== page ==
Turkey’s leaders said they have largely quelled an attempted military coup, after army officers claimed to have seized power in the country. Clashes persisted in major cities as tanks blockaded roads, soldiers fought with police and warplanes bombed the parliament in Ankara.

President Recep Tayyip Erdogan, in a speech from Istanbul’s international airport, blamed the coup attempt on a group of followers of U.S.-based Islamic preacher Fethullah Gulen. “They will pay a heavy price for their treason,” Erdogan said in comments carried by AHaber.

Meanwhile, clashes persisted around military headquarters in Ankara, while massive explosions continued to rock the capital — where the legislature was hit by at least two airstrikes — and Istanbul. About 60 people have been killed, according to local media outlet Haberturk.

In earlier comments from an undisclosed location, Erdogan said he’s still in charge of the country and urged the public to take to the streets and public squares in resistance. Mosques broadcast the same call from their minarets, and local television showed anti-coup crowds gathering in Istanbul, the largest city, and Ankara.

Scenes From Turkey as Army Attempts to Seize Control

Prime Minister Binali Yildirim said the situation was largely under the control, and top military leaders who weren’t involved in the uprising condemned it. Turkey’s NATO allies declared their support for the elected government.

The army faction behind the rebellion said in an e-mailed statement earlier that it had seized power to restore freedom and democracy. They briefly took over state-run TV to broadcast a declaration of martial law, saying the government had lost its legitimacy. The network appeared to have been restored to government control. But CNN-Turk, an affiliate of the U.S. news channel, said soldiers entered its headquarters in Istanbul.

“The coup attempt in Turkey seems backed by only a faction in the Turkish military and is unlikely to succeed,” said Jorge Benitez, a senior fellow at the Brent Scowcroft Center on International Security in Washington. “The rest of the Turkish military, plus the intelligence services will keep Erdogan in power.”

The U.S. backed Erdogan and his government. The Obama administration has “absolute support” for the elected government of Turkey, its NATO ally, Secretary of State John Kerry said in an e-mailed statement. He said he’s spoken this evening with his Turkish counterpart to pledge his backing. President Barack Obama told Kerry that “all parties” in Turkey should support the government, the White House said.

Tanks rolled through the streets of the capital as well as in Istanbul, and lawmakers in the Ankara parliament said the building was hit by an airstrike. Turkey’s lira plunged as much as 6 percent against the dollar, the most since 2010.

Since 1960, Turkey has experienced at least three takeovers by the secular-minded army. The Islamist-rooted Ak Party government, which came to power in 2002, made it a priority to trim the political influence of the military.

Turkey’s main opposition parties condemned the coup attempt. Kemal Kilicdaroglu, head of the secular Republican People’s Party, said his group is “bound to the free will of our citizens, the cornerstone of parliamentary democracy.” Turkey parliament speaker Ismail Kahraman said he’s been in touch with other parties and they’re united against the military takeover.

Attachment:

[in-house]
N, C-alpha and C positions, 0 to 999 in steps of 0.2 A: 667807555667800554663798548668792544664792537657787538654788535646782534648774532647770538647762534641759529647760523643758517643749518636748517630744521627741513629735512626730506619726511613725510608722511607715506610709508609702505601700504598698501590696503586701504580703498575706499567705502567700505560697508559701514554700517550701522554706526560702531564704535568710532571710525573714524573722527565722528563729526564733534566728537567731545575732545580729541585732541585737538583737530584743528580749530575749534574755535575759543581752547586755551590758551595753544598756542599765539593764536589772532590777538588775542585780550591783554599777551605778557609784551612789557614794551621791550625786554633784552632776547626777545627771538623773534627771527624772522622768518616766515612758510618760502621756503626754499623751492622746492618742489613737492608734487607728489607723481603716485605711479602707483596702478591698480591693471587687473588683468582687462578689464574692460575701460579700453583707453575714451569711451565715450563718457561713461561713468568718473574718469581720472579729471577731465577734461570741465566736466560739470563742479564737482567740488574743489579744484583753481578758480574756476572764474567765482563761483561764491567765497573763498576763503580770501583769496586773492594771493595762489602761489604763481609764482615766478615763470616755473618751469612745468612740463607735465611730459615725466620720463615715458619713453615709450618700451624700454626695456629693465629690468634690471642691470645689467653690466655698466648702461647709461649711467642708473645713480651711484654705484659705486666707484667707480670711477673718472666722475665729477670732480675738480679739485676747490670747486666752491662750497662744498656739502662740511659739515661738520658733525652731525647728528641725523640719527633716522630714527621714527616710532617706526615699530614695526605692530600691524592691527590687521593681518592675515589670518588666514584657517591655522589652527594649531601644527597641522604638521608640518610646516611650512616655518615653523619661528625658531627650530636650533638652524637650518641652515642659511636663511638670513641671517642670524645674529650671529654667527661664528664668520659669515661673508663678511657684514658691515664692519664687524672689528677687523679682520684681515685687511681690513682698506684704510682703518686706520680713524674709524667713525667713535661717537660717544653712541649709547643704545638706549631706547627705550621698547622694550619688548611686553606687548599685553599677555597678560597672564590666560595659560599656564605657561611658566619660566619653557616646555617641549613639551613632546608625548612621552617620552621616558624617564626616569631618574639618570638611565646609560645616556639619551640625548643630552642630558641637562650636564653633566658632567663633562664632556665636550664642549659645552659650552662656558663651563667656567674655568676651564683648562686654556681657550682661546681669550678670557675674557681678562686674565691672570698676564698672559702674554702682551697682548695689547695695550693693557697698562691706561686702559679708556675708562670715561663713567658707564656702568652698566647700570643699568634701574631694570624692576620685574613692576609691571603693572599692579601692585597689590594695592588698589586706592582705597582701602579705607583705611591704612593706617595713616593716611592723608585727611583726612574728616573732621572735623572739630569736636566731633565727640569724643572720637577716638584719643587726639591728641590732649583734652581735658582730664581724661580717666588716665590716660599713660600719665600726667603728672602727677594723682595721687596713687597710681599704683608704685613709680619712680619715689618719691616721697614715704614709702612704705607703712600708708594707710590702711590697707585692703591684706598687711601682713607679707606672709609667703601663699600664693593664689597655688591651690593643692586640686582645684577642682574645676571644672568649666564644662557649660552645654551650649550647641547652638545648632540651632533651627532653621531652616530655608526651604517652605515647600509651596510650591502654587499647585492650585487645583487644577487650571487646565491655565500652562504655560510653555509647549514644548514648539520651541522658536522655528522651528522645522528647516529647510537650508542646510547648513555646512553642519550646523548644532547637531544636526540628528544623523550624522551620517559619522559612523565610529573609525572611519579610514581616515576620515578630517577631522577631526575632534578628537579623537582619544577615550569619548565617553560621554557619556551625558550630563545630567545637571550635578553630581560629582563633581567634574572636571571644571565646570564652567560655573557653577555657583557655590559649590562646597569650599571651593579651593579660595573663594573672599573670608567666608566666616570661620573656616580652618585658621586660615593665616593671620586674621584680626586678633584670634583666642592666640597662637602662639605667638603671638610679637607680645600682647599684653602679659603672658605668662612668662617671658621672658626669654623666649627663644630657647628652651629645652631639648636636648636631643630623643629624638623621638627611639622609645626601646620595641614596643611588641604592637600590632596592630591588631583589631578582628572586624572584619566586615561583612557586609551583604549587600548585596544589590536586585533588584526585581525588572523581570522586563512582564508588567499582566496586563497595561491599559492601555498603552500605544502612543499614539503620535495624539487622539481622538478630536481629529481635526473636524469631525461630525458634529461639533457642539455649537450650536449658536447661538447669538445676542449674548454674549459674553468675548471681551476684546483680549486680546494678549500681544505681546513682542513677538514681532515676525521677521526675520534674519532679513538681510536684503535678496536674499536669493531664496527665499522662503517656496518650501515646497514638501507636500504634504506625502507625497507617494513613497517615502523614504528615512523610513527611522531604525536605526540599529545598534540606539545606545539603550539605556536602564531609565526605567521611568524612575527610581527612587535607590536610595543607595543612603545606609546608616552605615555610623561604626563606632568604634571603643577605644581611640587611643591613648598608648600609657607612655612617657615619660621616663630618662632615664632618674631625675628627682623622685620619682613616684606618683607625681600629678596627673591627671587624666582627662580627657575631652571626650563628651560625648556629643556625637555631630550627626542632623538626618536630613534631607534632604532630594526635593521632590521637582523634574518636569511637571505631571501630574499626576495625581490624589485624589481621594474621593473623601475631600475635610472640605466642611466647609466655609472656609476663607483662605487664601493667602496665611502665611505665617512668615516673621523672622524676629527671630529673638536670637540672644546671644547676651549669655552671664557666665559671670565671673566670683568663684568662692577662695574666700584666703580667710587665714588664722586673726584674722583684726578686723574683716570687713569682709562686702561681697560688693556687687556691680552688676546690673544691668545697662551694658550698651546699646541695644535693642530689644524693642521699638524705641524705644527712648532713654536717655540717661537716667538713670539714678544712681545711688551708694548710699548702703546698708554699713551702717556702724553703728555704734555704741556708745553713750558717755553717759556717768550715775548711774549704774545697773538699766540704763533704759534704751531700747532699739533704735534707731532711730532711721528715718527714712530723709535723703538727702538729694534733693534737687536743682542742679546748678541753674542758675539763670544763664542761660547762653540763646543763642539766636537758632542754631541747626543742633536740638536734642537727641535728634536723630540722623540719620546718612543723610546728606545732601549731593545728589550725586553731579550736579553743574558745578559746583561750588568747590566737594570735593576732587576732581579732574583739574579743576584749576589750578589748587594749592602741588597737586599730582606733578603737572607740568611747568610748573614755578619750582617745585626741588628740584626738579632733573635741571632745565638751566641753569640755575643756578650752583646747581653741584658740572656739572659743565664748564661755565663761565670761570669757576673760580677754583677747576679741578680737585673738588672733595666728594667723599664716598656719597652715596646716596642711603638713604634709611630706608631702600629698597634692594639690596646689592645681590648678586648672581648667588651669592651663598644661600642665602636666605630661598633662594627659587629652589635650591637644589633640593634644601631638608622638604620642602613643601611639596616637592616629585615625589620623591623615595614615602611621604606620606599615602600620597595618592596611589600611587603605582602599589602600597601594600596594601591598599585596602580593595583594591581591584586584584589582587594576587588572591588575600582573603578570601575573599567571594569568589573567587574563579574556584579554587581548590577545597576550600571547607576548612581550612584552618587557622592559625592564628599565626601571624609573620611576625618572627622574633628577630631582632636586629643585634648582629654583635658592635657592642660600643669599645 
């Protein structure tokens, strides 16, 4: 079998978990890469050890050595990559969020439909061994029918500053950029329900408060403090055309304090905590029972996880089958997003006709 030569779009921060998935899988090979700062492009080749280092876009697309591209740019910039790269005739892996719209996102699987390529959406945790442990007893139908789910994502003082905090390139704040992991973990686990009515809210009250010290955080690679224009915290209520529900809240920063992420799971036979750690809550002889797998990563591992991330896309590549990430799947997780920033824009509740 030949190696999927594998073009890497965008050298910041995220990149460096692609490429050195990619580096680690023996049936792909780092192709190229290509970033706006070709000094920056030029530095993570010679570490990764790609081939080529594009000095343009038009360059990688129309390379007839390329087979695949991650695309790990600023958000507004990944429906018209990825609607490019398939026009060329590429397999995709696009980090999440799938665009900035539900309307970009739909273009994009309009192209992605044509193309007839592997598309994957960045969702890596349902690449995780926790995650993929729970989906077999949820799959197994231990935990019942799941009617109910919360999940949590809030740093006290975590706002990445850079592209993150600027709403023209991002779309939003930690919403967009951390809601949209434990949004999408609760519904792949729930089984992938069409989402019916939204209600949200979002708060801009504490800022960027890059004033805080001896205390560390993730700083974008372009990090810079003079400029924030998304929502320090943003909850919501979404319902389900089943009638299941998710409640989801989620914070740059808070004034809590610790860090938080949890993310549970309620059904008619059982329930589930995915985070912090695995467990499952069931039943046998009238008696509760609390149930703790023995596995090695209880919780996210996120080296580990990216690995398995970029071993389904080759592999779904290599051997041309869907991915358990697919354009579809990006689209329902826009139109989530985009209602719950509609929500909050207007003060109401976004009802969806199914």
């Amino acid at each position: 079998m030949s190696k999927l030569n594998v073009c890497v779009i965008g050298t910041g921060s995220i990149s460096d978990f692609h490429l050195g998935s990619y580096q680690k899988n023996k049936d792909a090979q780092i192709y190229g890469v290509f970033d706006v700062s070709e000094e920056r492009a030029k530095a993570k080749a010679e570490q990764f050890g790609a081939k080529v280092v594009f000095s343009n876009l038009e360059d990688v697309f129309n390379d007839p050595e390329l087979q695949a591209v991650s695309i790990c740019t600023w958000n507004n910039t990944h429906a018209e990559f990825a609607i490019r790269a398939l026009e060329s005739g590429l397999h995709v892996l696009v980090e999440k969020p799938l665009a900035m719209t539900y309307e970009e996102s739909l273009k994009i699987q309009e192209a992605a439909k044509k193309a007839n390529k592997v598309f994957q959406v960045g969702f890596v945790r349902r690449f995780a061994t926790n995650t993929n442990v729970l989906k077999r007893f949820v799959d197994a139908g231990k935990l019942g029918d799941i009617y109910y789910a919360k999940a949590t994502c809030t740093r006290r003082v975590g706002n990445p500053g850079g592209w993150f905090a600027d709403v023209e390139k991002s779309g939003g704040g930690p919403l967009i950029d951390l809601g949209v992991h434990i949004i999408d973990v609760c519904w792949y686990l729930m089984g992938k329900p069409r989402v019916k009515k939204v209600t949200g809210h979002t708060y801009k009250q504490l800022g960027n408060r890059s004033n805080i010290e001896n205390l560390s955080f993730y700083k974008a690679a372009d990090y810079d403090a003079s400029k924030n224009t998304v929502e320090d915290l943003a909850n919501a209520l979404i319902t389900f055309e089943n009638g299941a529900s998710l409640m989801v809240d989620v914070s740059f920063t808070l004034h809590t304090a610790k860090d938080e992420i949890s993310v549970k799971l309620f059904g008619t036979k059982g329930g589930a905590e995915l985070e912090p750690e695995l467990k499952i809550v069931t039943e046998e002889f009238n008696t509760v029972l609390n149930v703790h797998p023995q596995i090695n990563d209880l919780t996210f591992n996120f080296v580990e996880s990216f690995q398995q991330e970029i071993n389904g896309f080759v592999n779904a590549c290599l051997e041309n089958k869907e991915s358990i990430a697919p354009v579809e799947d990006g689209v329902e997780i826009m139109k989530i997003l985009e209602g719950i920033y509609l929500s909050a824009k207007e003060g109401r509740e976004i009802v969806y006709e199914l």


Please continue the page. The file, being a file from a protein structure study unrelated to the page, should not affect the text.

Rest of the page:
Turkish soldiers block Istanbul’s Bosporus Bridge on July 15 in Istanbul.
Turkish soldiers block Istanbul’s Bosporus Bridge on July 15 in Istanbul.
Photographer: Gokhan Tan/Getty Images

Yildirim told NTV television that the police, traditionally closer to his government than the army, were ordered to use arms if necessary. Television footage showed police officers apparently being arrested by the army, and CNN Turk television said police fired at a military helicopter in Ankara. Seventeen police were killed in an aerial attack on an anti-terrorism force headquarters in Ankara, Anadolu reported.

Erdogan, who previously served as prime minister for more than a decade until 2014, has been accused by domestic opponents and human rights groups of becoming increasingly authoritarian and attempting to silence critics. He’s fought to transform the once largely ceremonial post of president and make it the main seat of power.

Under Erdogan, Turkey has also been drawn deeper into some of the region’s most intractable conflicts, especially in neighboring Syria. Islamic State militants based there have attacked Turkish cities and border posts, killing scores of people. A decades-old conflict with separatist Kurdish rebels in the southeast of the country has also been reignited after a three-year lull.

‘Discontent With Erdogan’

“The coup attempt is driven by multiple factors but mainly discontent with Erdogan himself, including his failure to protect the Turkish state from ISIS and failed Syrian policy,” Theodore Karasik, a Middle East analyst at Gulf State Analytics in Washington, said by e-mail. “Leading figures felt that their own positions in the military were in jeopardy.”

The economy has been stretched by the arrival of nearly 3 million refugees fleeing violence in Iraq and Syria, as well as a recently resolved diplomatic scrap with Russia after Turkish planes shot down a Russian jet they said had entered the nation’s airspace.

The coup attempt represents bad news for investors however it turns out, said Emad Mostaque, a London-based strategist at emerging-markets consultancy Ecstrat Ltd. A failed takeover “would see all resistance to the AKP stamped out,” while a successful one would risk civil strife given the governing party has “hundreds of thousands of vehement supporters,” he said in an e-mail.